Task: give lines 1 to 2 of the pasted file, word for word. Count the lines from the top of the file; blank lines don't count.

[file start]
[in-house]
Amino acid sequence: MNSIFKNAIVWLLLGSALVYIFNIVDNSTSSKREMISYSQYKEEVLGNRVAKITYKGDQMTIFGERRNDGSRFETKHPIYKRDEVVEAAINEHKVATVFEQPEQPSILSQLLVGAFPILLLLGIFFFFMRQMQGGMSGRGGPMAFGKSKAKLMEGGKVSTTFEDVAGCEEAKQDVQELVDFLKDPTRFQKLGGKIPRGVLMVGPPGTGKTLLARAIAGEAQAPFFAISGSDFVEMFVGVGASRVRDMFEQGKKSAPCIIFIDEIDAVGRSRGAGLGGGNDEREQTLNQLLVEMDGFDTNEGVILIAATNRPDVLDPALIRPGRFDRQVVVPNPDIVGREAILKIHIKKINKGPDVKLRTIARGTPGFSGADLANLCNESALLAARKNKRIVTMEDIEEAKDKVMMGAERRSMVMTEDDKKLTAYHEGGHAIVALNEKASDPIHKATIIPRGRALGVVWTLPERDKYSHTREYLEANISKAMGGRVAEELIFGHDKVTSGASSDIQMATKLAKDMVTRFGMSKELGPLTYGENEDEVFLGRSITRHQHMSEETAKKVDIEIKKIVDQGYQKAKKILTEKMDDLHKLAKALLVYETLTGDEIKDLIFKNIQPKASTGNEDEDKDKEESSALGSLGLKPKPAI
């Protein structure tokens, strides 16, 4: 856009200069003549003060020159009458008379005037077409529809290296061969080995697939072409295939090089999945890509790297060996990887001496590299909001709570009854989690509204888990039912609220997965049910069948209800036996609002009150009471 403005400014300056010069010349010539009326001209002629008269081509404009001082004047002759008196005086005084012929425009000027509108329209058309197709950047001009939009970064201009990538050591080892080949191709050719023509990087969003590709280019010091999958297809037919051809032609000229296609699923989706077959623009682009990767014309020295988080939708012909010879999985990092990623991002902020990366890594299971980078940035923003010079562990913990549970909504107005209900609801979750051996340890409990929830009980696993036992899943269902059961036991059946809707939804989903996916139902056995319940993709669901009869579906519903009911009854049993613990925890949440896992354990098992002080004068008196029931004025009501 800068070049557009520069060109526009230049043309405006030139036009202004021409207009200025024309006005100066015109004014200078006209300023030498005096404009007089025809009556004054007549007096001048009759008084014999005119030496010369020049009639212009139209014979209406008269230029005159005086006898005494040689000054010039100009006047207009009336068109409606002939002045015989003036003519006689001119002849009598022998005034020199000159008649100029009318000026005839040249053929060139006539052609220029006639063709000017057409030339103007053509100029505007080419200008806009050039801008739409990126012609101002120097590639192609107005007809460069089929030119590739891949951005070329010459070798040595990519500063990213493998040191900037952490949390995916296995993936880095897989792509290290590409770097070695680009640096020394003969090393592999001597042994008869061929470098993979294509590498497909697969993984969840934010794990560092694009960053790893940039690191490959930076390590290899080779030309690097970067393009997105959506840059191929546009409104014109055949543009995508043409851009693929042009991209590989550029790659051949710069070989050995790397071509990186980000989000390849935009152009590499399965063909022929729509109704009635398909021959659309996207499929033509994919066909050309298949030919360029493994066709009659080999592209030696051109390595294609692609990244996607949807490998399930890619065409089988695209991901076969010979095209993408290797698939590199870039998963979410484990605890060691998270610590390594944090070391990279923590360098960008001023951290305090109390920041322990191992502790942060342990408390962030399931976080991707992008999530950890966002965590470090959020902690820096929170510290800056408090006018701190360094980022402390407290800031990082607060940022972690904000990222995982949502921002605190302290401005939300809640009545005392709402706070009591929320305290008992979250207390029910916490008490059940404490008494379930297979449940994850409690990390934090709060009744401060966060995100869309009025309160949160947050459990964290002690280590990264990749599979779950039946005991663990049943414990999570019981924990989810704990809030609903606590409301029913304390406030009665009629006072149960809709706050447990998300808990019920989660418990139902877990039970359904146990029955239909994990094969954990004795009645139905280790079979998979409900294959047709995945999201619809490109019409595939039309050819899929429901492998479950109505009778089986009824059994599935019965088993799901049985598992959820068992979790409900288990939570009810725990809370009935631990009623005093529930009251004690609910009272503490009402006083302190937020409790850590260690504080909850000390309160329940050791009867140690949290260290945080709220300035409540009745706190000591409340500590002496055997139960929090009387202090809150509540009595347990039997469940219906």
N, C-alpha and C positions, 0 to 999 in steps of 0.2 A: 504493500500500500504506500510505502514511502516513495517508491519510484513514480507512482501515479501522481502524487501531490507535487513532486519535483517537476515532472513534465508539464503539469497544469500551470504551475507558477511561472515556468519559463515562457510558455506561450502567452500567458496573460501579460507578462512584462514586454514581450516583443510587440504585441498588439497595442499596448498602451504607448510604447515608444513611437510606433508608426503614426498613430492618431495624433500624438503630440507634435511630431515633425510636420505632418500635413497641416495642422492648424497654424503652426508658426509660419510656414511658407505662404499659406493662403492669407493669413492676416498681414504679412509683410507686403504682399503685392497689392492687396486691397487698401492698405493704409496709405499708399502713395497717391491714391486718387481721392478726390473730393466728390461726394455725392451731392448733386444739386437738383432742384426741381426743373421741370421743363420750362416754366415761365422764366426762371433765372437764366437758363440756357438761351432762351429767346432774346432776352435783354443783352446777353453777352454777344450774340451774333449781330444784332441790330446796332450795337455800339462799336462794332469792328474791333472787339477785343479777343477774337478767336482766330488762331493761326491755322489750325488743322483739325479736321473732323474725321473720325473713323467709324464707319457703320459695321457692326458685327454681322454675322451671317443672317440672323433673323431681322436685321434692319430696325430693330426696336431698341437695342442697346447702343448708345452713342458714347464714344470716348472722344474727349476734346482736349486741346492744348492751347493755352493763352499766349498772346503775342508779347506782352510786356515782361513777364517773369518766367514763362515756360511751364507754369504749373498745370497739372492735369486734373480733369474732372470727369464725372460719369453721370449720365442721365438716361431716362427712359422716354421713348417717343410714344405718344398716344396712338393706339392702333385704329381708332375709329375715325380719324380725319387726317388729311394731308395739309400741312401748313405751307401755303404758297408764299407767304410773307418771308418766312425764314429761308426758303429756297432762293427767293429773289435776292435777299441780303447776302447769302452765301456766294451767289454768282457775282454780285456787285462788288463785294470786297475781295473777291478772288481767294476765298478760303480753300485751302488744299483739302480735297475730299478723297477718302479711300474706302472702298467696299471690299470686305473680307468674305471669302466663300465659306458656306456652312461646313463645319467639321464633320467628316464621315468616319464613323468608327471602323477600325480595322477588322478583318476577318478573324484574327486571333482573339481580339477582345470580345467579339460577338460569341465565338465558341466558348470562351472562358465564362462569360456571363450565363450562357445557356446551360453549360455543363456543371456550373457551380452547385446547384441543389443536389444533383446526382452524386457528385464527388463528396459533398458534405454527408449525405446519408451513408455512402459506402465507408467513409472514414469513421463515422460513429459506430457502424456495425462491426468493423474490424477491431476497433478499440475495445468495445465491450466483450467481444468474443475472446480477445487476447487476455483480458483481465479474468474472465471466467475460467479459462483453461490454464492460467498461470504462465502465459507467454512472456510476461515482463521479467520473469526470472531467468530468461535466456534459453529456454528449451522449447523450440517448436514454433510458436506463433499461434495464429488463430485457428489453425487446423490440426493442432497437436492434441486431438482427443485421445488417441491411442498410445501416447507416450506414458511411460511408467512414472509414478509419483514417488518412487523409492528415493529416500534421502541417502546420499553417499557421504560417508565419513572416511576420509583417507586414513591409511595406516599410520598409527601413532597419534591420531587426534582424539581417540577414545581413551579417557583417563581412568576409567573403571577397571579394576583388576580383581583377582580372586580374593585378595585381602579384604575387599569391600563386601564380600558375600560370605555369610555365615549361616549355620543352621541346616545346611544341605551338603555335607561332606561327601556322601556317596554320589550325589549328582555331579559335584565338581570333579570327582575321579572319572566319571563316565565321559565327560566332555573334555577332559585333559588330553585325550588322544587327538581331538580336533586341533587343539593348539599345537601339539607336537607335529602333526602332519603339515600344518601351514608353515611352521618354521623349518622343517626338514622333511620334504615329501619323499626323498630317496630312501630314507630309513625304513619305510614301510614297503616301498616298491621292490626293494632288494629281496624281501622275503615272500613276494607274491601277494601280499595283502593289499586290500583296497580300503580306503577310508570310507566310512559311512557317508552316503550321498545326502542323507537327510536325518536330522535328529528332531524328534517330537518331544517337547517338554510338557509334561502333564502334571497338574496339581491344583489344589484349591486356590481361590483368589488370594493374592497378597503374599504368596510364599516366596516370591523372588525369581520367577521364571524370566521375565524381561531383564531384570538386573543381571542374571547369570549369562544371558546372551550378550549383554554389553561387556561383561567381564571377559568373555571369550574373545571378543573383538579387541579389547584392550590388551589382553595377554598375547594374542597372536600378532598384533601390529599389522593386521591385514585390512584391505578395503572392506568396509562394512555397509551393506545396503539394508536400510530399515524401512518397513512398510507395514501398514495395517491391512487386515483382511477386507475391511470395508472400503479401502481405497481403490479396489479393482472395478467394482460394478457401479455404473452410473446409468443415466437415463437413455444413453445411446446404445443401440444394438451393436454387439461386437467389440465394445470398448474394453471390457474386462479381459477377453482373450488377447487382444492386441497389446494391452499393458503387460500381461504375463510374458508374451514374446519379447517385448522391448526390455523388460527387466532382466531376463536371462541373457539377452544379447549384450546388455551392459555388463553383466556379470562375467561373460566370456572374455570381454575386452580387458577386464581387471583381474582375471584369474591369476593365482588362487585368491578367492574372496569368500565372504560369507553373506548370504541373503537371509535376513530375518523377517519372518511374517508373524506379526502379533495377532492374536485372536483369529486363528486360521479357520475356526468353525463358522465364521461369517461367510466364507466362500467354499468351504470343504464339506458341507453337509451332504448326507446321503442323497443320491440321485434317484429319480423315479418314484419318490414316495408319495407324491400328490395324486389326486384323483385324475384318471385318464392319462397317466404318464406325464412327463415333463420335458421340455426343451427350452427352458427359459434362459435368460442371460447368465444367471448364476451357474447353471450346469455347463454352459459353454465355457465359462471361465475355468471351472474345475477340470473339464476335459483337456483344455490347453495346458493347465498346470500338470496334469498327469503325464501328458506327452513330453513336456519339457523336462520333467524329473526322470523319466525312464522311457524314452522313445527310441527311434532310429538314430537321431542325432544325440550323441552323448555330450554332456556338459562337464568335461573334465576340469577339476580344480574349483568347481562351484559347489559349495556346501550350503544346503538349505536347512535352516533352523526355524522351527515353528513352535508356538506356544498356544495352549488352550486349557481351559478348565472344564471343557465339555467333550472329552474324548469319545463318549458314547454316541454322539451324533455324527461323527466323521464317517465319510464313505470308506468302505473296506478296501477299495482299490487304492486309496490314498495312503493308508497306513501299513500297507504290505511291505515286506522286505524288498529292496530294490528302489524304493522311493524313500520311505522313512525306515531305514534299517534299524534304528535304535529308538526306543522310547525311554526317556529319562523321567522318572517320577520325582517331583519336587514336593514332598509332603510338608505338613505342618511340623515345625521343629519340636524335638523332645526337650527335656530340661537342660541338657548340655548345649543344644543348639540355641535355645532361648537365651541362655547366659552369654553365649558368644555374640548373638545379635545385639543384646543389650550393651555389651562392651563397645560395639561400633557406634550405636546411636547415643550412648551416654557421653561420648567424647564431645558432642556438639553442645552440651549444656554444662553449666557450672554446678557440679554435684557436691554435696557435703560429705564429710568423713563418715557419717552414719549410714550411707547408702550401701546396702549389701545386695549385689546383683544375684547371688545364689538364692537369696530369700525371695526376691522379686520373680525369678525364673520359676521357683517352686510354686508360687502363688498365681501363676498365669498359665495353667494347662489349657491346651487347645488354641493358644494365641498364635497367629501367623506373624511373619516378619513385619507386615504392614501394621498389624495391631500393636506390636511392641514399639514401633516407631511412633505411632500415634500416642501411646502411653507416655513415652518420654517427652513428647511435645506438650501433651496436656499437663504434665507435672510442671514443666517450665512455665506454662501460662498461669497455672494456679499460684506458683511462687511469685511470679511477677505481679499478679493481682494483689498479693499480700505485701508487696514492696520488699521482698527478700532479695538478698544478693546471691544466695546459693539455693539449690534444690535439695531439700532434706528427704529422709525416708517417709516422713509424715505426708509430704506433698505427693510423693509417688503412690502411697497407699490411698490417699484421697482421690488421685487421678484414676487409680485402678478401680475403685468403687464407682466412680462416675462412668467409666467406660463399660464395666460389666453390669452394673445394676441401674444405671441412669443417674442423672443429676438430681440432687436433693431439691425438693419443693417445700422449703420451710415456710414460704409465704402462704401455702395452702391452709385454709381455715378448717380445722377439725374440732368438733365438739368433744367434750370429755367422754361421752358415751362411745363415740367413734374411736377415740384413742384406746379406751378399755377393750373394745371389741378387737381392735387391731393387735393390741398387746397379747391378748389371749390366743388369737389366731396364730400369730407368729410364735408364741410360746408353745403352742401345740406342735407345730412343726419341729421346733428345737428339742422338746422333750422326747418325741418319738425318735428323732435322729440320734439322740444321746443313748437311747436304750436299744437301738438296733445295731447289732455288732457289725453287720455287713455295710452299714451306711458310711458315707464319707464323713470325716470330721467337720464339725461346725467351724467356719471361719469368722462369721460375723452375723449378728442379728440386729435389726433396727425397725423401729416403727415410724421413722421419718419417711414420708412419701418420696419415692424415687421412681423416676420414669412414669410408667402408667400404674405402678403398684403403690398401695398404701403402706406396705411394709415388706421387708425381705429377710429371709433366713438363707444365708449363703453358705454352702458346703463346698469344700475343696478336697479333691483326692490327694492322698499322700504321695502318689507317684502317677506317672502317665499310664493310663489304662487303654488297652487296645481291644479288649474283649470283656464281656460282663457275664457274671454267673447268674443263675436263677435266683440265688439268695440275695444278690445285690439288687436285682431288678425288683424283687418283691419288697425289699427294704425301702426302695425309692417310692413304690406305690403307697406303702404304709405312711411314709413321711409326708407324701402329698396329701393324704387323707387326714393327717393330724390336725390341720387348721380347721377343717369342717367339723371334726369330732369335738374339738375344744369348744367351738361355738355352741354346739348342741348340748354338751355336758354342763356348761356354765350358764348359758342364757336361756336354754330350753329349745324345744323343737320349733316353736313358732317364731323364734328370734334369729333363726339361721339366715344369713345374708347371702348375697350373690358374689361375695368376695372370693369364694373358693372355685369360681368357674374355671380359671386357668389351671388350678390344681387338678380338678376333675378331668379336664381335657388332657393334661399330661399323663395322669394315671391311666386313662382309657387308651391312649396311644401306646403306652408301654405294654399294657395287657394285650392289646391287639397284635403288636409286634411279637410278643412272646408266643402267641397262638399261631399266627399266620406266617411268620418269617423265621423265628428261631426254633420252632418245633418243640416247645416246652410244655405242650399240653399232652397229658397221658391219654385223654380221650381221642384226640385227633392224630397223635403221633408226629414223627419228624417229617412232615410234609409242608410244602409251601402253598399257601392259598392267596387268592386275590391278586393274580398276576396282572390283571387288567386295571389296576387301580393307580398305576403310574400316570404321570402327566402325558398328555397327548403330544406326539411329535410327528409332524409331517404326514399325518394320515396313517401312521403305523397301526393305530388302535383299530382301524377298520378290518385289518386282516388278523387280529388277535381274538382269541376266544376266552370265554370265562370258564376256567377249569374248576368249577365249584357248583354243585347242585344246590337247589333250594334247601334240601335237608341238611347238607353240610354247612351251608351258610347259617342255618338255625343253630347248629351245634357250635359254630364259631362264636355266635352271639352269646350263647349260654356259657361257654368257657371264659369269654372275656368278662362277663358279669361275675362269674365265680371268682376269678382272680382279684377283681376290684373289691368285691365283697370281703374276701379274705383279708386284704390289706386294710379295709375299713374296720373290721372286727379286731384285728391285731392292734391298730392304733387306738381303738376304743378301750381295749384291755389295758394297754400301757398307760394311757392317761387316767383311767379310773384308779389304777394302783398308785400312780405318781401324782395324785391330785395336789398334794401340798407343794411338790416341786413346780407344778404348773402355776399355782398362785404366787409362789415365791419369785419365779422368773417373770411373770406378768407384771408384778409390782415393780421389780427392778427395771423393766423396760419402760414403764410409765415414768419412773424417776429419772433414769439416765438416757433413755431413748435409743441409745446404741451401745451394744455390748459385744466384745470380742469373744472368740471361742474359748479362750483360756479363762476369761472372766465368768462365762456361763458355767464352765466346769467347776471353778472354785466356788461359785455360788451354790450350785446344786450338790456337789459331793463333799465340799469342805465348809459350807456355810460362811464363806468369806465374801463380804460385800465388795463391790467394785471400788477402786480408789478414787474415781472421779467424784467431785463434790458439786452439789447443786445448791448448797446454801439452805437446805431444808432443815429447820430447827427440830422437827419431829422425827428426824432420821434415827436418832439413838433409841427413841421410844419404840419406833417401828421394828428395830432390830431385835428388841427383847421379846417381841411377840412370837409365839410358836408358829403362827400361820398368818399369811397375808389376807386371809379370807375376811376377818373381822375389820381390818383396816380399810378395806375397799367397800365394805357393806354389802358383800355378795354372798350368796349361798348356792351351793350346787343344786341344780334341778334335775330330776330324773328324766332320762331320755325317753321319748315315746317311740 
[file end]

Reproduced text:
[in-house]
Amino acid sequence: MNSIFKNAIVWLLLGSALVYIFNIVDNSTSSKREMISYSQYKEEVLGNRVAKITYKGDQMTIFGERRNDGSRFETKHPIYKRDEVVEAAINEHKVATVFEQPEQPSILSQLLVGAFPILLLLGIFFFFMRQMQGGMSGRGGPMAFGKSKAKLMEGGKVSTTFEDVAGCEEAKQDVQELVDFLKDPTRFQKLGGKIPRGVLMVGPPGTGKTLLARAIAGEAQAPFFAISGSDFVEMFVGVGASRVRDMFEQGKKSAPCIIFIDEIDAVGRSRGAGLGGGNDEREQTLNQLLVEMDGFDTNEGVILIAATNRPDVLDPALIRPGRFDRQVVVPNPDIVGREAILKIHIKKINKGPDVKLRTIARGTPGFSGADLANLCNESALLAARKNKRIVTMEDIEEAKDKVMMGAERRSMVMTEDDKKLTAYHEGGHAIVALNEKASDPIHKATIIPRGRALGVVWTLPERDKYSHTREYLEANISKAMGGRVAEELIFGHDKVTSGASSDIQMATKLAKDMVTRFGMSKELGPLTYGENEDEVFLGRSITRHQHMSEETAKKVDIEIKKIVDQGYQKAKKILTEKMDDLHKLAKALLVYETLTGDEIKDLIFKNIQPKASTGNEDEDKDKEESSALGSLGLKPKPAI